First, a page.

It must appear that some error has been made in exercising the discretion. If the judge acts upon a wrong principle, if he allows extraneous or irrelevant matters to guide or affect him, if he mistakes the facts, if he does not take into account some material consideration, then his determination should be reviewed, and the appellate court may exercise its own discretion in substitution for his if it has the materials for doing so.7

“It may not appear how the primary judge has reached the result embodied in his order, but, if upon the facts it is unreasonable or plainly unjust, the appellate court may infer that in some way there has been a failure properly to exercise the discretion which the law reposes in the court of the first instance. In such a case, although the nature of the error may not be discoverable, the exercise of the discretion is reviewed on the ground that a substantial wrong has in fact occurred”.8 

For the purposes of context, the permissibility for allowing an appeal from a discretionary judgment may be categorised into compromised rules, such as specific error (legal or factual), or an inferred error. The court may also intervene in the circumstance where the decision was unreasonable or plainly unjust. Furthermore, if permission to appeal is granted, the Appeal Bench may do any of the following concerning the appeal e.g. confirm, quash or vary the decision, make a further decision in relation to the matter that is being appealed and refer the matter being appealed to a Commission Member for further action. 

Key Takeaways from the Case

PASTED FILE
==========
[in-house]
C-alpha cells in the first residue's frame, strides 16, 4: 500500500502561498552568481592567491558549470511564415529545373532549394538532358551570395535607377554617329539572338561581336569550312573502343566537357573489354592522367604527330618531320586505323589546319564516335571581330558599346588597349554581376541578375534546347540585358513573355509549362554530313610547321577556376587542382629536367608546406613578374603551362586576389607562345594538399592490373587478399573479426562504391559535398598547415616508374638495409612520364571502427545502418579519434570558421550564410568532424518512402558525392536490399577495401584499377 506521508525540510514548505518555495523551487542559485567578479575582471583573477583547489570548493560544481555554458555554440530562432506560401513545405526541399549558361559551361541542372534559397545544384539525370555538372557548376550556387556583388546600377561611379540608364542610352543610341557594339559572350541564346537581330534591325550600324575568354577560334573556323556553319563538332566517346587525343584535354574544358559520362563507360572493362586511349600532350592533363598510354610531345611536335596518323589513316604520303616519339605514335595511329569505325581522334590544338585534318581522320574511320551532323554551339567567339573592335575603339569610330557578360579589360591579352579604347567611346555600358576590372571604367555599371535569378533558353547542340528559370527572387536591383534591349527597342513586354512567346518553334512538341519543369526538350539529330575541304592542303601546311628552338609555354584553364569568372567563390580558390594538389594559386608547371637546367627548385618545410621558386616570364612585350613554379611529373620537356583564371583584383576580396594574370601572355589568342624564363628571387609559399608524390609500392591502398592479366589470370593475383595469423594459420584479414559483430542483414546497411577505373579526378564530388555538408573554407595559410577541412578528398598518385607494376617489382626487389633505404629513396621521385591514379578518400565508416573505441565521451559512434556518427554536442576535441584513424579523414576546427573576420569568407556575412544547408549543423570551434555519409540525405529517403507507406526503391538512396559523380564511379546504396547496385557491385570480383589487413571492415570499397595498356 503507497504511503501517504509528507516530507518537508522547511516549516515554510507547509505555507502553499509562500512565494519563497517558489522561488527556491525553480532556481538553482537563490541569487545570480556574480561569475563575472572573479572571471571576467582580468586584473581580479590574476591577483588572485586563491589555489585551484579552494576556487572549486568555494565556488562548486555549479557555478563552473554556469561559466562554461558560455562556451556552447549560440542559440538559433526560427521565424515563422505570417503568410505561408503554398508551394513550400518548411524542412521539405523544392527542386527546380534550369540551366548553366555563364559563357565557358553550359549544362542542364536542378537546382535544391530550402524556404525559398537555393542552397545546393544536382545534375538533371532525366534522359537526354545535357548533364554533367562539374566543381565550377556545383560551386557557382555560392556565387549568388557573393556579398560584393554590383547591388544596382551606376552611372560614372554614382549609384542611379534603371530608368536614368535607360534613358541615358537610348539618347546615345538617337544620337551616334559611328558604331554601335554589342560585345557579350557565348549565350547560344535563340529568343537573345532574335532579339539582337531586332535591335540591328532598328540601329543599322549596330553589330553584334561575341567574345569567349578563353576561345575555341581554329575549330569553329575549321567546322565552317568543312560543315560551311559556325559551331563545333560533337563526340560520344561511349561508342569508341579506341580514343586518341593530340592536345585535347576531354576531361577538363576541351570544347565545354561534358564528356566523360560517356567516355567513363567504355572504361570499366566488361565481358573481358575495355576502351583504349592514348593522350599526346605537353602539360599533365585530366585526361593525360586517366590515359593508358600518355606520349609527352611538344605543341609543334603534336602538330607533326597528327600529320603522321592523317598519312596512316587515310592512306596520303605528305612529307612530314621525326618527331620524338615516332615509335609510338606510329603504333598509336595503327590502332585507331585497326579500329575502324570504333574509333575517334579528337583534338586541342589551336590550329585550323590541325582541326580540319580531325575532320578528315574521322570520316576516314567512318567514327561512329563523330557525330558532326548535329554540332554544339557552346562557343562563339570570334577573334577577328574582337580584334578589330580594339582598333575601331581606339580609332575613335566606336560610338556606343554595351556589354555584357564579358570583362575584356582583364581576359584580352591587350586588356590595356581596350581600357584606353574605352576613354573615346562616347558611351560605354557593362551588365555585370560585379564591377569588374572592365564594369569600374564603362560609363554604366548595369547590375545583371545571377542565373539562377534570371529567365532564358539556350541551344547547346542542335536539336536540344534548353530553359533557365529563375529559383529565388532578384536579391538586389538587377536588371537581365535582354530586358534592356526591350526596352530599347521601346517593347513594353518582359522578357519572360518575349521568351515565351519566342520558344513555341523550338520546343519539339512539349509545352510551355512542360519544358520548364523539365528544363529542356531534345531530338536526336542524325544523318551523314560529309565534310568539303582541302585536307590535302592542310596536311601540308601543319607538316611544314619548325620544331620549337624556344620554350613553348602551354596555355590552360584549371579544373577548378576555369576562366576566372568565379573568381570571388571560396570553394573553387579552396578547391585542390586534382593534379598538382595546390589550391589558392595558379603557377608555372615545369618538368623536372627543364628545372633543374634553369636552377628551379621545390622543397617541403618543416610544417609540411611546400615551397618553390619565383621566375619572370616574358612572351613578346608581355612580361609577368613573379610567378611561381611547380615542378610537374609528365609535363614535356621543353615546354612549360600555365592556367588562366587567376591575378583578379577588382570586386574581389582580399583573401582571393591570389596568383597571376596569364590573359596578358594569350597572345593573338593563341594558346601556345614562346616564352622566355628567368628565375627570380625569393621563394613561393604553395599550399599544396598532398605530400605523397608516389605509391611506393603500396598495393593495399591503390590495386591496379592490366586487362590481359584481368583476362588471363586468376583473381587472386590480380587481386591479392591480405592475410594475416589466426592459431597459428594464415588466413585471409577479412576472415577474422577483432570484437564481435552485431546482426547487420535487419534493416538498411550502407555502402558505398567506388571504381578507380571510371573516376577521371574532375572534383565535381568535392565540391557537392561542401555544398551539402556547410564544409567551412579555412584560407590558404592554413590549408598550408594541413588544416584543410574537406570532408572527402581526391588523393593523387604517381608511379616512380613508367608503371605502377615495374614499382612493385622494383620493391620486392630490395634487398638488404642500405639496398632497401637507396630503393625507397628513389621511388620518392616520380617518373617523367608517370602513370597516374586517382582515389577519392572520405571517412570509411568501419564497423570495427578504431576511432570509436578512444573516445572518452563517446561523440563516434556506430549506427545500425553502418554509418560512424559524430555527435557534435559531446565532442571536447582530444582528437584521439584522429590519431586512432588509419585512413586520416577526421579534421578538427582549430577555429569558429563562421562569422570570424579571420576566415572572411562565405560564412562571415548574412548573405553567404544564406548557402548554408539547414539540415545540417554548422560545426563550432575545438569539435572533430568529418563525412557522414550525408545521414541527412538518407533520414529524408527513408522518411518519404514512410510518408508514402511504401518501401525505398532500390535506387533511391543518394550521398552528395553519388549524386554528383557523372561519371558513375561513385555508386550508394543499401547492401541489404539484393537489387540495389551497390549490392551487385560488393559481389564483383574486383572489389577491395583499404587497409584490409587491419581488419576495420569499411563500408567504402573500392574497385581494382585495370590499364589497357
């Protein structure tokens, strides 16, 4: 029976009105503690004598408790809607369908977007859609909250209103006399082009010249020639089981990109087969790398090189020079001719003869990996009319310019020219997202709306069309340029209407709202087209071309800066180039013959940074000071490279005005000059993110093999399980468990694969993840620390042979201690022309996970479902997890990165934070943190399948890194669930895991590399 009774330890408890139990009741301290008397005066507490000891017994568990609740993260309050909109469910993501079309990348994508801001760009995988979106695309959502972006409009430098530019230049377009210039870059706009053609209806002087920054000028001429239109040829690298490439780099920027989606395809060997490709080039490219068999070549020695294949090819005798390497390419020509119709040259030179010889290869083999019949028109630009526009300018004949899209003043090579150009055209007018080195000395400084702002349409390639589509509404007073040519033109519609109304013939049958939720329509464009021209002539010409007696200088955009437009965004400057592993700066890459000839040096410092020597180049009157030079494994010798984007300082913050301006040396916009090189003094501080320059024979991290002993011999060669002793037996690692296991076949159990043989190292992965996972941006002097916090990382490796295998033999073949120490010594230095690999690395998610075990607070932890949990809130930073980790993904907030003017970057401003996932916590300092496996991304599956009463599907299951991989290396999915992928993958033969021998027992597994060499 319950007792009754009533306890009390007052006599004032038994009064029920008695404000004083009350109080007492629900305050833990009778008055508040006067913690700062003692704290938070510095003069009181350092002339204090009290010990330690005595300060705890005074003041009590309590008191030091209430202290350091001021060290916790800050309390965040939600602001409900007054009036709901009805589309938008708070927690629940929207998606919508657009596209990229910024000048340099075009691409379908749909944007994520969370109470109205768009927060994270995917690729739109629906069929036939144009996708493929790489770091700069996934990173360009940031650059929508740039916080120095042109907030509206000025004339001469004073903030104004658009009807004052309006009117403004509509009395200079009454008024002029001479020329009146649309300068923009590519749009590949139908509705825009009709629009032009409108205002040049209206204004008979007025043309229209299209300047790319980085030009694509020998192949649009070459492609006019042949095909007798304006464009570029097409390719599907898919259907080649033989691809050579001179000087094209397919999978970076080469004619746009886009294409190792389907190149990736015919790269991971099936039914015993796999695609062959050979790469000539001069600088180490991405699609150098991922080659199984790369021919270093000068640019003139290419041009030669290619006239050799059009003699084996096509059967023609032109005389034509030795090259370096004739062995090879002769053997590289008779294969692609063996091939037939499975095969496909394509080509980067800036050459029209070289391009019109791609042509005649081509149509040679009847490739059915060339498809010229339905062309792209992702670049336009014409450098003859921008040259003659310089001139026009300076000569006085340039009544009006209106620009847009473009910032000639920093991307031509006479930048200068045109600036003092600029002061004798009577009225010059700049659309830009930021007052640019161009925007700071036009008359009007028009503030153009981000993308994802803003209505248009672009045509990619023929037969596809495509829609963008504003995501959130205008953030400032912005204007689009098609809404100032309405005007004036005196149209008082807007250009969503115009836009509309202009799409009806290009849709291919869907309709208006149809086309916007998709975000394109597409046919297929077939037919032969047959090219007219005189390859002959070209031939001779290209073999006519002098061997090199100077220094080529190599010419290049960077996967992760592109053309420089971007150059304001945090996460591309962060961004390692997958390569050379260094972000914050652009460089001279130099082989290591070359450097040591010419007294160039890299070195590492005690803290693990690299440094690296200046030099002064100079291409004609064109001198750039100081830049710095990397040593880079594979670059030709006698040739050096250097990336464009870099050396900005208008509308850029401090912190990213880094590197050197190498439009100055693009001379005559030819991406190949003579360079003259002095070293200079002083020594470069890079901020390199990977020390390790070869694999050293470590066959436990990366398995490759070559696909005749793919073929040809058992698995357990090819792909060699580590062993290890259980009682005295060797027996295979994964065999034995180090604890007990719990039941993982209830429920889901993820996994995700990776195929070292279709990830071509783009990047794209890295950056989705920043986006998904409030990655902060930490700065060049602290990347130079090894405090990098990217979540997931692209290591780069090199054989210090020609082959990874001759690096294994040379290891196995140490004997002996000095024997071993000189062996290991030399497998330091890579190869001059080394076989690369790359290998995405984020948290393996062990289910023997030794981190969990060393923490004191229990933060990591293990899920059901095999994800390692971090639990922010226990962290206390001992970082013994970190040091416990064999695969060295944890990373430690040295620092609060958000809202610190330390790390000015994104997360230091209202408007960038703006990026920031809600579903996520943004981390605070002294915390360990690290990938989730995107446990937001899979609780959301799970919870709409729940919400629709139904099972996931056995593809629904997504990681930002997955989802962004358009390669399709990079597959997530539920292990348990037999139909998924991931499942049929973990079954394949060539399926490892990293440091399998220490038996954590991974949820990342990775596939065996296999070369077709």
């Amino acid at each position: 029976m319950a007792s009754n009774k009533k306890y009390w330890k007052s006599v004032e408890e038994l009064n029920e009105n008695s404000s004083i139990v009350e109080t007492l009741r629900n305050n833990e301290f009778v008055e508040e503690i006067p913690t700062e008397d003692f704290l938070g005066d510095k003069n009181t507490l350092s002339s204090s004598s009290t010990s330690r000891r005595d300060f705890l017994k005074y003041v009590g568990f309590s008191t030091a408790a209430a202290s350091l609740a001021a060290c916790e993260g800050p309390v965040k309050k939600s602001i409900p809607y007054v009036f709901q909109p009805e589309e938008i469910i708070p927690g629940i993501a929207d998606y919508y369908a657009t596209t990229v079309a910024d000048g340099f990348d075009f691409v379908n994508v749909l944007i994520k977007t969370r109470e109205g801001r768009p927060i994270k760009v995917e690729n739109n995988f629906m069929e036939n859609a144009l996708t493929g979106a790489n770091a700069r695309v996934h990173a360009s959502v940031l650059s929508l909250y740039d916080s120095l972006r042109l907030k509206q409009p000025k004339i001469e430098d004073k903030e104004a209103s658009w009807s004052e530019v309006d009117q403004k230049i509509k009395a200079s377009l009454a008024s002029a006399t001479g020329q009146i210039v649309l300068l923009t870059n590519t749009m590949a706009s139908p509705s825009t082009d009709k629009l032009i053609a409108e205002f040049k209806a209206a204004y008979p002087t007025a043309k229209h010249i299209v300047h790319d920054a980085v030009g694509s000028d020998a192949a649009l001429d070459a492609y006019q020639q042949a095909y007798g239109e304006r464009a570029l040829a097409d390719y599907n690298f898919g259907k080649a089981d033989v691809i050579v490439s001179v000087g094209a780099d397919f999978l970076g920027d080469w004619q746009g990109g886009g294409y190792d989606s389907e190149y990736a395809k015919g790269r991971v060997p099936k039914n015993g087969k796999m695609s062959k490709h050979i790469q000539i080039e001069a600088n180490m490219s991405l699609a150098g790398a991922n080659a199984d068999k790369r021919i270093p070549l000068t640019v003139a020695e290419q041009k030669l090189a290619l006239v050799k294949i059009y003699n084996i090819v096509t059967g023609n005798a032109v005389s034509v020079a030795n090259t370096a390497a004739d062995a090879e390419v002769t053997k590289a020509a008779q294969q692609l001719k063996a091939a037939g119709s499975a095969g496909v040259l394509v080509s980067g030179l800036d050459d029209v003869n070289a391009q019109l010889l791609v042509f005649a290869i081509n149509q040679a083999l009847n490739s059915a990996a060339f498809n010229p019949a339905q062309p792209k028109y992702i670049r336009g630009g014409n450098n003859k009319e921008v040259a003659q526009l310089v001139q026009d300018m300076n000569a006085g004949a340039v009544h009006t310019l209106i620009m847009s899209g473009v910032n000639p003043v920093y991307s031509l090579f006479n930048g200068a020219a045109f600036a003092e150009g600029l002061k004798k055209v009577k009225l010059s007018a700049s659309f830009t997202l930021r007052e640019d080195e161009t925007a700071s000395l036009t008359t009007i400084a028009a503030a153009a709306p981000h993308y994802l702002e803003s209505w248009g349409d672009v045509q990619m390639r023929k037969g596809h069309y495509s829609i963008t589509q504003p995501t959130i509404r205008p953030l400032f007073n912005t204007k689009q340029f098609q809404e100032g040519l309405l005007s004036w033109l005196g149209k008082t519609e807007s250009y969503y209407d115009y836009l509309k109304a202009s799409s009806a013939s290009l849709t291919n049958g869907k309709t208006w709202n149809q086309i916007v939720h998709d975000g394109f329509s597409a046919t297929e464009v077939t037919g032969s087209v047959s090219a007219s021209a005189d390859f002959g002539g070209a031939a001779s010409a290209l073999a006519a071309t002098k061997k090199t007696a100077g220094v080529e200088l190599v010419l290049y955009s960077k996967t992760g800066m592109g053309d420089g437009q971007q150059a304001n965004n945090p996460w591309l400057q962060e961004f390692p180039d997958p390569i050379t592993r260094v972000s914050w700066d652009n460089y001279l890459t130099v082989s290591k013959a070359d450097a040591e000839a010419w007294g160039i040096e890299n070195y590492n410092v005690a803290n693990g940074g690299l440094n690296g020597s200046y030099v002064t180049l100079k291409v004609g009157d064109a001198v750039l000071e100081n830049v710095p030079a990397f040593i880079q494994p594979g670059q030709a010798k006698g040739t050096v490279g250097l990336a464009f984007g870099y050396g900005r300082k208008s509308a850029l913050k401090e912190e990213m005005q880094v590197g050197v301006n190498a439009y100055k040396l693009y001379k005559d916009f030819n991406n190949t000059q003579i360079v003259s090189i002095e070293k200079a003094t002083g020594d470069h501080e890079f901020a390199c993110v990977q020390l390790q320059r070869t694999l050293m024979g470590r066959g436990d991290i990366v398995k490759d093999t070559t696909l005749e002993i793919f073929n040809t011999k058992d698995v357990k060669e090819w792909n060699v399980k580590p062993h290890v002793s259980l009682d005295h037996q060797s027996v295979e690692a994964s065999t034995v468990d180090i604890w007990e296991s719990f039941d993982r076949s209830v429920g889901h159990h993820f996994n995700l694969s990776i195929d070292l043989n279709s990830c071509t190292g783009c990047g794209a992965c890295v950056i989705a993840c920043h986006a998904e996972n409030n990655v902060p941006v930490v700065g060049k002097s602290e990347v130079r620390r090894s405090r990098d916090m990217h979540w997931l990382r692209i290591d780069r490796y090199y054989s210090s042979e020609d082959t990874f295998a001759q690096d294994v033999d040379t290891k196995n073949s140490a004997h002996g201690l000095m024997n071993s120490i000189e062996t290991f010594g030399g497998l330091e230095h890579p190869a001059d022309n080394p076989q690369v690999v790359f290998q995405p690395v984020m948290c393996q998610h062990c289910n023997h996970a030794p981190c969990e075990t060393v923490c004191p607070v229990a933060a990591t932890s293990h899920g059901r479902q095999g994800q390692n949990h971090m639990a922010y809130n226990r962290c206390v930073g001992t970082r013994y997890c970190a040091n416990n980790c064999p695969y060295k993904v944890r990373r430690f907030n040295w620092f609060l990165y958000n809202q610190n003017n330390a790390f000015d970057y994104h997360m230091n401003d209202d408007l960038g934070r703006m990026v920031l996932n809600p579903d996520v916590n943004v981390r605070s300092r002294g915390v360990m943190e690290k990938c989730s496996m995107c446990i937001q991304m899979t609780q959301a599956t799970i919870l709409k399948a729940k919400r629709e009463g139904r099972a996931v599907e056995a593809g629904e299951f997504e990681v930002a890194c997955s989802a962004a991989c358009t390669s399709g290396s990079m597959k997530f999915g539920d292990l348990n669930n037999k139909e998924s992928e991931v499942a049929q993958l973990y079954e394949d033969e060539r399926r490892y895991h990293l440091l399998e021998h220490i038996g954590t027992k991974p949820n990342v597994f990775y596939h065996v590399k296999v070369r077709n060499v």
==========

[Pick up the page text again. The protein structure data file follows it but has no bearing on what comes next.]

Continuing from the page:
Essentially, this case states that the appellant must establish that the sentencing judge has made an error in the exercise of his or her discretion and that if there is no identifiable error, but if upon the facts the exercise of discretion is ‘unreasonable or plainly unjust9 an appeal court may infer that the judge has failed to properly exercise his or her discretion on the grounds that a substantial wrong has occurred.

Significance of the Case

The joint majority judgment gave rise to what is generally regarded as the ‘House errors’. The discretionary errors outlined in House v The King (1936) are, to the present day, being applied in courts to determine whether appellate courts ought to interfere with lower court sentencing. The several different contexts where the rules from House are being applied in include:

  • Criminal Settings;
  • Civil Penalties;
  • The Quantum of Damages;
  • Custody and Family Law Proceedings;
  • Apportionment of Responsibility;
  • Industrial Relations;
  • Granting Relief Following Judicial Review;
  • Costs;
  • The Valuation of Property; and
  • Other general matters of legal procedure. 

The above list is not exhaustive.

[1] HCA 40; 10 ALJR 202; 55 ALR 499; 9 ABC 117.

[2] House v The King (1936) 55 CLR 499 at 504-505.

[3] House v The King (1936) 55 CLR 499 at 504-505.

[4] House v The King (1936) 55 CLR 499 at 504-505.

[5] House v The King (1936) 55 CLR 499 at 504-505.

[6] House v The King (1936) 55 CLR 499.

[7] House v The King (1936) 55 CLR 499.

[8] House v The King (1936) 55 CLR 499.

[9] House v The King (1936) 55 CLR 499 at 504-505.